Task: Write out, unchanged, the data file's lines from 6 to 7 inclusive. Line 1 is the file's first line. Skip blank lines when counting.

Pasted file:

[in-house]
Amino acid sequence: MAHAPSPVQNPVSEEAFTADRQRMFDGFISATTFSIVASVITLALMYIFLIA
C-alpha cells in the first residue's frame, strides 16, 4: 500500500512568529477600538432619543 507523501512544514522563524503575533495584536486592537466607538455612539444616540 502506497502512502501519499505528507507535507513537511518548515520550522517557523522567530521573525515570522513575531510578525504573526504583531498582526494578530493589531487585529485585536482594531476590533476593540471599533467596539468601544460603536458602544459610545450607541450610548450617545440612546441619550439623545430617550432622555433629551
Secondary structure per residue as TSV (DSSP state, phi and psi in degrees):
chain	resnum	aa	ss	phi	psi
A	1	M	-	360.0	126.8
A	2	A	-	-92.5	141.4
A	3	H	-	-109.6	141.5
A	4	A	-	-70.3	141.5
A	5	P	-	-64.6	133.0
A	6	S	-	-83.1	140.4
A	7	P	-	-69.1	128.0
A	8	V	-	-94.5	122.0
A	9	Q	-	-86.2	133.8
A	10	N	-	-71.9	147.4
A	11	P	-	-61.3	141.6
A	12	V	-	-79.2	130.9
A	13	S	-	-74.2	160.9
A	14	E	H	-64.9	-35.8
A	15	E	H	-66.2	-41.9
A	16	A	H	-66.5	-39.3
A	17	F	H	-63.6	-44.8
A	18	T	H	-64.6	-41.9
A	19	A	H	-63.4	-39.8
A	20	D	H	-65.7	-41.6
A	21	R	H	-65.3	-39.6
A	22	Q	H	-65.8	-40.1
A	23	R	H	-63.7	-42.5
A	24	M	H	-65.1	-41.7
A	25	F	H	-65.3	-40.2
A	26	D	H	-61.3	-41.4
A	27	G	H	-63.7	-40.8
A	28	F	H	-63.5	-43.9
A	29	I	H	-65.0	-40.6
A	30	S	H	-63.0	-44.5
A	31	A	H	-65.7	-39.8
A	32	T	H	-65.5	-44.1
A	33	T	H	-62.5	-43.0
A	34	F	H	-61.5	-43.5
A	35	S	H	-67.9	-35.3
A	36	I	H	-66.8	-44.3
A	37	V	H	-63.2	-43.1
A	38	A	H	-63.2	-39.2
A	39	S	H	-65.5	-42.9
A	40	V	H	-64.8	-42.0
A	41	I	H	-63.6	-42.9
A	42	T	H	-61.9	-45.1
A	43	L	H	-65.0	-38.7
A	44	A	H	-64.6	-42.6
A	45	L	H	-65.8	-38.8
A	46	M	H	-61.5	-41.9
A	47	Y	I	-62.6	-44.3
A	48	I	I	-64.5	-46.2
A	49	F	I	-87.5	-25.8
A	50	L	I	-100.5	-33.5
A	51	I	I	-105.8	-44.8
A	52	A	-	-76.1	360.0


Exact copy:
A	1	M	-	360.0	126.8
A	2	A	-	-92.5	141.4